“For example, I ended up collaborating on many projects with Jackie Curtis, who later became an Andy Warhol superstar. We met at a Greenwich Village bookstore I managed. Totally serendipitous. He was very young. We struck up a conversation. I said, ‘I write songs.’ He said, ‘Oh we could do a musical together.’ We did the first one, O Lucky Wonderful, as an off-off-Broadway production, on an absolute shoestring.”

Serrato worked with other Warhol personalities, including Candy Darling and Holly Woodlawn.

“Some of that material for these crazy talented trans performers and underground figures was rather risque.”

He also teamed with comedian Craig Vandernberg, “who did a great spoof on Las Vegas crooners.”

Whatever work he could find, Serrato did.

“I had different kinds of jobs. I was a bartender, a bouncer, a waiter, an artist’s model. That’s how I supported myself. You have to hustle and do whatever it takes. That’s the driving force. That’s why you’re in New York. That’s why it’s competitive and  there’s that energy because you look around and you see what’s possible.

“You’re in the epicenter of the arts. All that stuff was my world – visual arts, performance arts. There’s all this collision of cultural forces and people all interested in those things.”

Serrato believes everyone needs to find their passion the way he found his in music.

“That just happens to be my domain. I tell my students, ‘Hopefully, you’ll find your domain – something you can feel passionate about or connected to that will drive you and give you the energy to pursue that.’ I love to guide young people.”

Everything he experienced in NYC fed him creatively.

“As an artist’s model I met all these wonderful artists and art teachers. That’s when my passion for visual art and painters really got implanted.

When it comes to artistic vocations, he said, “many are called, few are chosen.”

“If you are truly engaged as an artist, you have confidence – you know you’re connecting.”

He eventually did well enough that he “would take off for months in the summer and go to Europe to follow bullfights and go to Paris.” “Then I’d come back and just pick up where I left off.”

“In those days living in New York was not as prohibitive as it is now economically. The rents have since priced a lot of people out.”

On his summer idyls abroad he followed a guide book by author Arthur Frommer on how to see Europe on five dollars a day and, he found, “you could just about do it.”

“His book had all the cheap places you could stay and eat. It worked, man. It was fabulous.”

Always the adventurer, he smuggled back copies of banned books.

 

All that jazz

Jazz eventually became his main metier. He earned his bachelor’s degree in Jazz Studies and Latin American Music from Harbor Conservatory for the Performing Arts in East Harlem.

Jazz is a truly American art form. Though its following is shrinking, he said the music retains “plenty of vitality.”

“The fact that it’s not mainstream music is probably to its benefit because that means you can be individual, you don’t have a lot of hierarchy breathing down your neck saying do it this way, do it that way. So a jazz artist can sort of be what he or she wants to be.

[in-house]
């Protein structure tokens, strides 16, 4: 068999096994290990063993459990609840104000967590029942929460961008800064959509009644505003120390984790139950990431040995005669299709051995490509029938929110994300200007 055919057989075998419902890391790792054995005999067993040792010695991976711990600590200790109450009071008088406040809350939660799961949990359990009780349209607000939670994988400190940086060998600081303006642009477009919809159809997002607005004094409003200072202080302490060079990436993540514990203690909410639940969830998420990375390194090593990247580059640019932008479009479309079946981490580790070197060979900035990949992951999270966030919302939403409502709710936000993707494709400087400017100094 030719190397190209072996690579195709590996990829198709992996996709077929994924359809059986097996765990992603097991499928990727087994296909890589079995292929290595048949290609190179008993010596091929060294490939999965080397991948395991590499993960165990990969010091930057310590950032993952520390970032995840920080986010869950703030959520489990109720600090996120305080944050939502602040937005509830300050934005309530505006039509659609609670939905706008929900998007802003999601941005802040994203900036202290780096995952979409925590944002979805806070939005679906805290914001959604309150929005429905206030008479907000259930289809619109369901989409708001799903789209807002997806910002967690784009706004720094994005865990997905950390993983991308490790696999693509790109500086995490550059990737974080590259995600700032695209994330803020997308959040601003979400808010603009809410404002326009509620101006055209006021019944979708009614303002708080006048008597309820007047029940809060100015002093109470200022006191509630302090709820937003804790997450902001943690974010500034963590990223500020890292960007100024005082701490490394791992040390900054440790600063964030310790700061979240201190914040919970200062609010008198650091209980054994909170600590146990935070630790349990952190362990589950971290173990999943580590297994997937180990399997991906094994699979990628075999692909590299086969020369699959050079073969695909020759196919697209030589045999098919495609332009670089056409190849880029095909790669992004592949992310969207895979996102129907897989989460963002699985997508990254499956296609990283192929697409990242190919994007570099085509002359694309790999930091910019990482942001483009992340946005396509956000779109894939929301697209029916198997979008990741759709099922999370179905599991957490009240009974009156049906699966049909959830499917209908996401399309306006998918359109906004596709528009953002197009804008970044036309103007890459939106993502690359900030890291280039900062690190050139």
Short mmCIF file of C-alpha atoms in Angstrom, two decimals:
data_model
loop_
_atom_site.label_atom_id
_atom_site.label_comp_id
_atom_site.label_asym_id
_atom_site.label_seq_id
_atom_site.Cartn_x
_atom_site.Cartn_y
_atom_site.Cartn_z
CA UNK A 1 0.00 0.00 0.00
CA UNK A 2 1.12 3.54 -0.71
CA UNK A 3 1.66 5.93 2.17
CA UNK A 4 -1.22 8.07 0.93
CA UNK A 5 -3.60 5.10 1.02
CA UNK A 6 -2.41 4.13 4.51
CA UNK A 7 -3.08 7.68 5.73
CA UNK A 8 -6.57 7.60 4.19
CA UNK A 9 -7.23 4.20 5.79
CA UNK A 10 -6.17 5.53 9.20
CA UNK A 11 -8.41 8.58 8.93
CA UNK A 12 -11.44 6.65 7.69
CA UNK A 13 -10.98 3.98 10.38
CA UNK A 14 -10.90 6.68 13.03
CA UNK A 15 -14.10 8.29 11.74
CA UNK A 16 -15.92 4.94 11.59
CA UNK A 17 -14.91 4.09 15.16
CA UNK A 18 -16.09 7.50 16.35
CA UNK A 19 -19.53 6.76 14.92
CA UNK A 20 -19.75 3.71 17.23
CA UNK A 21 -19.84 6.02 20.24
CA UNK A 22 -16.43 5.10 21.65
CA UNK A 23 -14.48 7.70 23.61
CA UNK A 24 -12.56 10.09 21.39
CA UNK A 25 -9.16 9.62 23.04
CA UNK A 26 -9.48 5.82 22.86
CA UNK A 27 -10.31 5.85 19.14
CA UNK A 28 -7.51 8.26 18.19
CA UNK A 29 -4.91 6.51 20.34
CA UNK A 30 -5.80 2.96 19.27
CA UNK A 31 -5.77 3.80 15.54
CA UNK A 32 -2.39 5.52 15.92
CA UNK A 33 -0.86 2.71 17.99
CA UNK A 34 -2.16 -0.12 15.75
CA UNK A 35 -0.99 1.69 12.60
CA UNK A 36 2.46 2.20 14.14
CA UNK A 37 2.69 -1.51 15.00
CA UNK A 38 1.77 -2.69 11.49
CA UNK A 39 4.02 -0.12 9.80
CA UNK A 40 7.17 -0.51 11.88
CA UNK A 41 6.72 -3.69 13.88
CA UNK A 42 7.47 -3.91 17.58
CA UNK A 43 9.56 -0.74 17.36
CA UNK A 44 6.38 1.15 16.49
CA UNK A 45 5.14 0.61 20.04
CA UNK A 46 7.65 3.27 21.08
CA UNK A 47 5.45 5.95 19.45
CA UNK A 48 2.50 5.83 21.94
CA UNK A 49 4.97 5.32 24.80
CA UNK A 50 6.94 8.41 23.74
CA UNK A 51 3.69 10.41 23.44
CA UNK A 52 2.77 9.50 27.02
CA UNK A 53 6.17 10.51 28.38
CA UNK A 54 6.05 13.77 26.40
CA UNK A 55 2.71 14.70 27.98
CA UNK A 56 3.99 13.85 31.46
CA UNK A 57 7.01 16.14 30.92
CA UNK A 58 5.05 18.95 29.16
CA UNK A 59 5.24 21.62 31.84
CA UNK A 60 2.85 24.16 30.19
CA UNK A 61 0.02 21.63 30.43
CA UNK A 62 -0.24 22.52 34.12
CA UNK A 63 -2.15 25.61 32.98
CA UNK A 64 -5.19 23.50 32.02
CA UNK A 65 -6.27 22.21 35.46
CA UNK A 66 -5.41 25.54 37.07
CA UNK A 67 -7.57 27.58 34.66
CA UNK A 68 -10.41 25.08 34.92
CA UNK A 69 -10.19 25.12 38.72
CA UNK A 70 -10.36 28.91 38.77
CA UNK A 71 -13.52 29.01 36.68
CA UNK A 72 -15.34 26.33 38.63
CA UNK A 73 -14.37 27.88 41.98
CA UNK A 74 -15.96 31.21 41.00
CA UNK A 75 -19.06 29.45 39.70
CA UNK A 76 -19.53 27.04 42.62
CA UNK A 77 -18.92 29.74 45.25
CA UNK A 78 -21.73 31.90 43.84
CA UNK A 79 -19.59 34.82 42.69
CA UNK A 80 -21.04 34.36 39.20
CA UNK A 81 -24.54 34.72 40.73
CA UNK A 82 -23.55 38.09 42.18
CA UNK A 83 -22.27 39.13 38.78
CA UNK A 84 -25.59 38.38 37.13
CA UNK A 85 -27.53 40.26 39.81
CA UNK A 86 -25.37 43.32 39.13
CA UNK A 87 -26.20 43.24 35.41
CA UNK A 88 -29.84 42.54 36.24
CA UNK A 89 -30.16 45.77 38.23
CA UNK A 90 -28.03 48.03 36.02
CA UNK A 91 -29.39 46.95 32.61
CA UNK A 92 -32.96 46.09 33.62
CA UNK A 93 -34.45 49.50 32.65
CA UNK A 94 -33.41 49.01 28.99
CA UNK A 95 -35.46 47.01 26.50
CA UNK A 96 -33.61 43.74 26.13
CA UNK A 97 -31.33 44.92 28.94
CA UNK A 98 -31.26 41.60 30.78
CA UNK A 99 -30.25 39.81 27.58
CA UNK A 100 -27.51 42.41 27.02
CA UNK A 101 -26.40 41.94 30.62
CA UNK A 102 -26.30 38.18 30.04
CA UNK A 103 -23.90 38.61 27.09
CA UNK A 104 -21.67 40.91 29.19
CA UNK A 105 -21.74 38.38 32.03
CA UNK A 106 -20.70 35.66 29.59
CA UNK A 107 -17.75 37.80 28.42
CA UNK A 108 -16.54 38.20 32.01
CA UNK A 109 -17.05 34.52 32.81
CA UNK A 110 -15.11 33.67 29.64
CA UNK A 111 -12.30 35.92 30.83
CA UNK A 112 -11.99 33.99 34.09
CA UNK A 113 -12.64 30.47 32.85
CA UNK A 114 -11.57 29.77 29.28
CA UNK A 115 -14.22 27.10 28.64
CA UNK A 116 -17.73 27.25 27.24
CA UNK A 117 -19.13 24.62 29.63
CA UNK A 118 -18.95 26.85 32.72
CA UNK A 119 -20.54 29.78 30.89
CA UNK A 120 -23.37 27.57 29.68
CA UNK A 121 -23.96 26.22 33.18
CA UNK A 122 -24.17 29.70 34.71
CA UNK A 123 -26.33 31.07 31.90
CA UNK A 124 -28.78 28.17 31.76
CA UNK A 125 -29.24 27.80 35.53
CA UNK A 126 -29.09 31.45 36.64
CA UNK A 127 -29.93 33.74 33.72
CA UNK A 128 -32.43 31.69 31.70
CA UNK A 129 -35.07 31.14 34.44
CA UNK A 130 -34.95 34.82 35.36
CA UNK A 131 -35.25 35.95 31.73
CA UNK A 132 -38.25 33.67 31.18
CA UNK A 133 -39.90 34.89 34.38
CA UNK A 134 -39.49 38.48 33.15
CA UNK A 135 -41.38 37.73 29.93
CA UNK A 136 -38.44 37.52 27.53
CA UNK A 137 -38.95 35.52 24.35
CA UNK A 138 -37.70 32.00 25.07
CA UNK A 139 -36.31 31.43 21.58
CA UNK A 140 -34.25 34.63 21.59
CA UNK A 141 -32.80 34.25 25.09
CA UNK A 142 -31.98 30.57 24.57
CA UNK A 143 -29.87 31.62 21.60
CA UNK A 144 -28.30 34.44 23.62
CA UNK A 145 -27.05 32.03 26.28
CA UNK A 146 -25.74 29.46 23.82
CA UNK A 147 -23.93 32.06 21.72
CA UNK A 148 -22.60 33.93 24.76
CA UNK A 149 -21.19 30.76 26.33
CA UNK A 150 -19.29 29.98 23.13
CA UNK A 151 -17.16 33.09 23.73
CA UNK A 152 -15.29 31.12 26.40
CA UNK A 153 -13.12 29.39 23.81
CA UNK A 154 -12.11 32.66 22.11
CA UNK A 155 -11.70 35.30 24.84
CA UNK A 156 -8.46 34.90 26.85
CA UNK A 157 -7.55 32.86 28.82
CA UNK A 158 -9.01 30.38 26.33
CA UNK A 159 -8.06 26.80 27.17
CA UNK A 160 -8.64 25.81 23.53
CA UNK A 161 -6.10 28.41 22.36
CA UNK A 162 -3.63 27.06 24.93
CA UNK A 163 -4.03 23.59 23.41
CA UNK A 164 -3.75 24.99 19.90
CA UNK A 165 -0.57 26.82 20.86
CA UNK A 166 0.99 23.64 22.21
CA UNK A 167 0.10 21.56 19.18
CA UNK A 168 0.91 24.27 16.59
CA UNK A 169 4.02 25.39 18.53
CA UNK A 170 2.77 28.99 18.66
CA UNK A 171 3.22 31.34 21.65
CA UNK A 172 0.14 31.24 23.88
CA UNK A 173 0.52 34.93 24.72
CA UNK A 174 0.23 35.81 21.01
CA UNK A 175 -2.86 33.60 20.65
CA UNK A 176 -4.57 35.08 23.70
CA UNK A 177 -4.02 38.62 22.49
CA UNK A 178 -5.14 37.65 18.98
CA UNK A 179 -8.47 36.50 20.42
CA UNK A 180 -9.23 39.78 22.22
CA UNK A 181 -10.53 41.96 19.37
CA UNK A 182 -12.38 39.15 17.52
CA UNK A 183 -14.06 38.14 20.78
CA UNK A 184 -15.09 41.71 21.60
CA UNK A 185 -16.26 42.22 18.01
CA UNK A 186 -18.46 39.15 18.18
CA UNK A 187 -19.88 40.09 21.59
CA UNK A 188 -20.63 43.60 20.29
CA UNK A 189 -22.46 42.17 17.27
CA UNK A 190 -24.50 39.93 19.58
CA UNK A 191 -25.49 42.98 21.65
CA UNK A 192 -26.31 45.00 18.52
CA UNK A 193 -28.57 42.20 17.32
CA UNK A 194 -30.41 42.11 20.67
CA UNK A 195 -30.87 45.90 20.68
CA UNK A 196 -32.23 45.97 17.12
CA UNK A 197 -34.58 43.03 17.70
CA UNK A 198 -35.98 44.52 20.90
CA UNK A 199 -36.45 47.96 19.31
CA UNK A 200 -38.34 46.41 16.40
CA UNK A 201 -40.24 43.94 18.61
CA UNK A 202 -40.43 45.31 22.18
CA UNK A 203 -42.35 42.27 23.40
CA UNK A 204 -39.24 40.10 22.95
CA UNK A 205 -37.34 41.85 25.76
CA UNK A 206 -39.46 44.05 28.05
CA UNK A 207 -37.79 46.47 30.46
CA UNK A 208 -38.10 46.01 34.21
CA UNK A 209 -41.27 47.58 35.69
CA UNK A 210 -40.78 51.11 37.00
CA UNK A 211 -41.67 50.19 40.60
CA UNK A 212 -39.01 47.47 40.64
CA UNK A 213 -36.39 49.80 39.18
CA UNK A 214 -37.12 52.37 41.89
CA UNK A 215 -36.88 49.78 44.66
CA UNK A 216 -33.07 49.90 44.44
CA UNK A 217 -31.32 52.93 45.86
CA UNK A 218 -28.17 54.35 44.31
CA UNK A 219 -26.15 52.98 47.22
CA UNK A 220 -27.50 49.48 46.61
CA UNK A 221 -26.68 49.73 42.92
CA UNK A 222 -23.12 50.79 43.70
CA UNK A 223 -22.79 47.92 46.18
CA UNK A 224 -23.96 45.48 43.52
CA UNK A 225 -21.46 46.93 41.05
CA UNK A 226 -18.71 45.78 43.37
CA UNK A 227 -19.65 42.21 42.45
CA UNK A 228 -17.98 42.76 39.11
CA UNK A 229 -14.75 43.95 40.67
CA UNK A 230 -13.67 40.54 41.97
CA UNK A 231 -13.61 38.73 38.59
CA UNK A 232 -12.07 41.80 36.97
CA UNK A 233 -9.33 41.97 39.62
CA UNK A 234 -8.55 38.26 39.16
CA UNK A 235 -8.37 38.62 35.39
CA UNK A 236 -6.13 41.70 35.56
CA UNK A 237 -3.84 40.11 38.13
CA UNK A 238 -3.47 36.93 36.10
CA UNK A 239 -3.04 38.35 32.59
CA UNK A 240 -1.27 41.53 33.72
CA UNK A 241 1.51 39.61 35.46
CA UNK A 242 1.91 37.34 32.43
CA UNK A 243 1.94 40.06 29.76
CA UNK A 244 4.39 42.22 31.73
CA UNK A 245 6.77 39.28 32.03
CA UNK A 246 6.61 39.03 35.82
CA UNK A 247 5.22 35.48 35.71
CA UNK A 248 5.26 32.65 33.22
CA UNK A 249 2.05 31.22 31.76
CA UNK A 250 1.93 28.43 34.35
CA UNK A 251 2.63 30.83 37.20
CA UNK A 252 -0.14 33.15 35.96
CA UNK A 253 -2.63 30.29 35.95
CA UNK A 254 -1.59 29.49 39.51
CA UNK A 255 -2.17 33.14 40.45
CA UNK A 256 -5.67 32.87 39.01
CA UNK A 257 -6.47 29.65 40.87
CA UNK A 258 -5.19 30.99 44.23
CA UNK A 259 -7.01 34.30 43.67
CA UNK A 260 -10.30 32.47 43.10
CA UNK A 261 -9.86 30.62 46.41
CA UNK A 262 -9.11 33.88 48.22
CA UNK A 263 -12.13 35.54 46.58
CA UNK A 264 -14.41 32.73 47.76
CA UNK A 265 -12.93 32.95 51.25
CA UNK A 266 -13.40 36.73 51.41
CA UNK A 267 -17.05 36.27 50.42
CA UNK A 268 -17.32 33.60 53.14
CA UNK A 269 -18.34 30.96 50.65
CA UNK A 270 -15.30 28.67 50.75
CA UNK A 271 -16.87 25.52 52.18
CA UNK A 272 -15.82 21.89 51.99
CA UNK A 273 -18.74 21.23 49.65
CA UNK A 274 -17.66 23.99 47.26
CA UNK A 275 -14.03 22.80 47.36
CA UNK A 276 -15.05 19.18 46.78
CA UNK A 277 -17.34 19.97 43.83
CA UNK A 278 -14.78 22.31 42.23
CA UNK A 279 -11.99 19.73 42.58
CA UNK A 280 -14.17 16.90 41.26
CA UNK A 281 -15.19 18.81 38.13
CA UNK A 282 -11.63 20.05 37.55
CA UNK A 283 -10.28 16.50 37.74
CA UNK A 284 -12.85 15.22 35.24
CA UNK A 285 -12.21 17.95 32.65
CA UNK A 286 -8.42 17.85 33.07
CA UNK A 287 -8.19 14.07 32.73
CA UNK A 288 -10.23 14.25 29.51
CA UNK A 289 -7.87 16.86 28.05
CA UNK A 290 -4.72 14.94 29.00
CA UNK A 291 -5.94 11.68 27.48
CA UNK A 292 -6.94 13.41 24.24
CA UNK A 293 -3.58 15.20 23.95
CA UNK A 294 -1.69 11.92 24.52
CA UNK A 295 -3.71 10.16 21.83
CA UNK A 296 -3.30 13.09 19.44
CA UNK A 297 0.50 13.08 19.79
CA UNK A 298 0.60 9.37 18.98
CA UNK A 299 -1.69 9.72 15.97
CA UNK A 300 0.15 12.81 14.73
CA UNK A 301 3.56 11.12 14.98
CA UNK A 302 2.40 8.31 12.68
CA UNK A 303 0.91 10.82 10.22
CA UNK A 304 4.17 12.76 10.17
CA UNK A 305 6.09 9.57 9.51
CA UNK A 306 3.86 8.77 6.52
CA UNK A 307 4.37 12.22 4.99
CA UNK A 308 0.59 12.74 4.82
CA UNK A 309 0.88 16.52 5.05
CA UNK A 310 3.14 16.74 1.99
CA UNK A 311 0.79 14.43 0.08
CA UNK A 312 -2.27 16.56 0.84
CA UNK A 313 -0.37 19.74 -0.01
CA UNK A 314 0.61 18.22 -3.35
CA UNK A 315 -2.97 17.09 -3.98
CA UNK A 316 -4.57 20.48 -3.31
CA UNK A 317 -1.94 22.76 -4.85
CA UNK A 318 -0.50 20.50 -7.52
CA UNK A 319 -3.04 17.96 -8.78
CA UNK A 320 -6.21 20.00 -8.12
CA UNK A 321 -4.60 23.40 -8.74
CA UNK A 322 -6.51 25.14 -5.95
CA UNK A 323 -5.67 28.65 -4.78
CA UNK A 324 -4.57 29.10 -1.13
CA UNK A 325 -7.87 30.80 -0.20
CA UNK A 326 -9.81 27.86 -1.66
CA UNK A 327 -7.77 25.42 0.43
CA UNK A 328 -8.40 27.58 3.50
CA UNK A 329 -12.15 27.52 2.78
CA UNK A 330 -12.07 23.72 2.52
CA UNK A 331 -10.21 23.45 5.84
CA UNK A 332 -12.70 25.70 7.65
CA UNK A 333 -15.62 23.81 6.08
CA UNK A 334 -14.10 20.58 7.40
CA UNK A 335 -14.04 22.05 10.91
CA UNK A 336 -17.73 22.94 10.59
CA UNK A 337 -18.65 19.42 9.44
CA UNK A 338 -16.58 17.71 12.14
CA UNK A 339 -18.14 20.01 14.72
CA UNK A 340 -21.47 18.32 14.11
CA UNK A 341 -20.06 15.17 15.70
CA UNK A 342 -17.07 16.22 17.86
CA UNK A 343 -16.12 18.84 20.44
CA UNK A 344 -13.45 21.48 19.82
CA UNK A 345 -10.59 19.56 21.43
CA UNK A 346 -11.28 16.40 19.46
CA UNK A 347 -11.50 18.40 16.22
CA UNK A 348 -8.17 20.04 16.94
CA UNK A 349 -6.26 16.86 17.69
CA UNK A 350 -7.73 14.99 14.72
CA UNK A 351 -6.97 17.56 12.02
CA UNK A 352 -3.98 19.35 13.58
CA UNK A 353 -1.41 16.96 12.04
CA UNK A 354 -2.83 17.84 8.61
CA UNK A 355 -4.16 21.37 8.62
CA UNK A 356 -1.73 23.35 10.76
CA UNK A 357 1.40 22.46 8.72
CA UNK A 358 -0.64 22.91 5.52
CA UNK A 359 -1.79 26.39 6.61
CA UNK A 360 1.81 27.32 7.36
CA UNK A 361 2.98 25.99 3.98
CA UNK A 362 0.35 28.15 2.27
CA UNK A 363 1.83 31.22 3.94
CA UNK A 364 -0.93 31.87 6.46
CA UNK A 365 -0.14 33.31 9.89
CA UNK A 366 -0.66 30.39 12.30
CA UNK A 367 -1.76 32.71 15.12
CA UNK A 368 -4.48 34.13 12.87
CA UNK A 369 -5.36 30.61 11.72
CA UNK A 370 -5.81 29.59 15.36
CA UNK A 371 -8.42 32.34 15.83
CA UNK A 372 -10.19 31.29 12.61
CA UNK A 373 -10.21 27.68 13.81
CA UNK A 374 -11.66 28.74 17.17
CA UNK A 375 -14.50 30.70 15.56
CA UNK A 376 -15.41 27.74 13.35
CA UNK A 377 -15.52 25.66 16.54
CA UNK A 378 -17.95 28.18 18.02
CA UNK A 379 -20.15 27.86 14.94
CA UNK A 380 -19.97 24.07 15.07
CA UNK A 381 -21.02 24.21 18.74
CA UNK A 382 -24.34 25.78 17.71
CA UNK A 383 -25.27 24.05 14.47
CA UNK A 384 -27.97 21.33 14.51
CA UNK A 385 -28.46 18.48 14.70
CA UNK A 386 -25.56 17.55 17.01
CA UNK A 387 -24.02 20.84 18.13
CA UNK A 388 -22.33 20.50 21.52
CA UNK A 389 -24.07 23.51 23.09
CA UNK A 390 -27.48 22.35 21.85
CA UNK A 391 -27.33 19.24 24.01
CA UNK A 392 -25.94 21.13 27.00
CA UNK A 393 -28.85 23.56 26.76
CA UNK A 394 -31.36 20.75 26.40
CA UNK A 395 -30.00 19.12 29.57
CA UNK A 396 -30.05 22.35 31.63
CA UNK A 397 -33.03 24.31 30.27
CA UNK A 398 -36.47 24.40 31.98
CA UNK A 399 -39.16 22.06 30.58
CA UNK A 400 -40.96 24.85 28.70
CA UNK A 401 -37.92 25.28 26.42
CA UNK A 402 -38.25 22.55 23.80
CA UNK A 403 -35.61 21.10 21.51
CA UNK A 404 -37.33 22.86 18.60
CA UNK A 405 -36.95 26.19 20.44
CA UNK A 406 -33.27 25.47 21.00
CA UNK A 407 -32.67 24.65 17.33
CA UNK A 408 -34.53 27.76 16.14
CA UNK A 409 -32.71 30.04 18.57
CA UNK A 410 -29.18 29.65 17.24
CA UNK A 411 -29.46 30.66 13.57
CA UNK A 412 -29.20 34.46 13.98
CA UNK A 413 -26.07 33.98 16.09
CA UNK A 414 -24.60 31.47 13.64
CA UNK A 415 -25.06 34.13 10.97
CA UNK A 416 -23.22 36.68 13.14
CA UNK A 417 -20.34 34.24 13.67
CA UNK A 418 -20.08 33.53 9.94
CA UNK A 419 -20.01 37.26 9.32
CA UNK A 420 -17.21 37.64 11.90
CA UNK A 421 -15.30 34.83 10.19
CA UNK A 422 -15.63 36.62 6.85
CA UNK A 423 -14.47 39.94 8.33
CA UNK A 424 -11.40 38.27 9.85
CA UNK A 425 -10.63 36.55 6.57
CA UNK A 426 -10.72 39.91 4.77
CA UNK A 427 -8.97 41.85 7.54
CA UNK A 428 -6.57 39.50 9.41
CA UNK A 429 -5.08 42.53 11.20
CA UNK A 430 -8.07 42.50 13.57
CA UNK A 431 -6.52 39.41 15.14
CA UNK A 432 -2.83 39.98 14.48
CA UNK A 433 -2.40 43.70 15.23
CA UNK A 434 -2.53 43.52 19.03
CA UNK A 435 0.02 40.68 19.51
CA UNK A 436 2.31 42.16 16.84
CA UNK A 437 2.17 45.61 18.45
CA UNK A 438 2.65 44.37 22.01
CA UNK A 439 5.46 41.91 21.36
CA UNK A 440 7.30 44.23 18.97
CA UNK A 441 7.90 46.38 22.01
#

“It’s a personal expression. It’s not a commodity the way corporately sanctioned music can be.”

A few jazz artists have managed to gain broad crossover appeal.

“But for every artist like that,” he said, “there’s a legion of others like myself that don’t have that kind of profile.

“There’s been such a tectonic shift in the jazz culture. Mid-20th century jazz artists – (Thelonious) Monk, (Dave) Brubeck – used to make the covers of national magazines. Who would put a jazz musician on the cover of a national magazine today? Do you ever see jazz musicians on the late night TV shows? You see rock, pop or hip-hop artists. In a lot of people’s minds, jazz is not that important because it doesn’t make much money and doesn’t get much media attention, so we work however we can. But it’s always been a struggle, even in the golden era.”

The Life can take a toll.

“I remember at the Village Gate in the ’60s. I was house manager and performed there sometimes. You’d have a 2 a.m. show. You had to make it through these gigs. It’s a tough life. No wonder there was alcohol and drugs and everything. It’s always been a tough life.”

 


 

 

Playing by his own rules

Making quality music, not fame, remains Serrato’s ambition. In New York he got tight with similarly-inclined musicians, particularly “master Latin percussionist” Julio Feliciano.

“He was Yorkirican – a New Yorker of Puerto Rican descent. Just full of energy and vitality and ideas. He contributed his deep musicianship to my many recording sessions and New York gigs. We enjoyed that vibe that enables the most successful collaborations. That also includes Jack ‘Kako’ Sanchez. They were a percussion team. It’s evident on my record ‘More Than Red,’ which spent many weeks on the national jazz charts.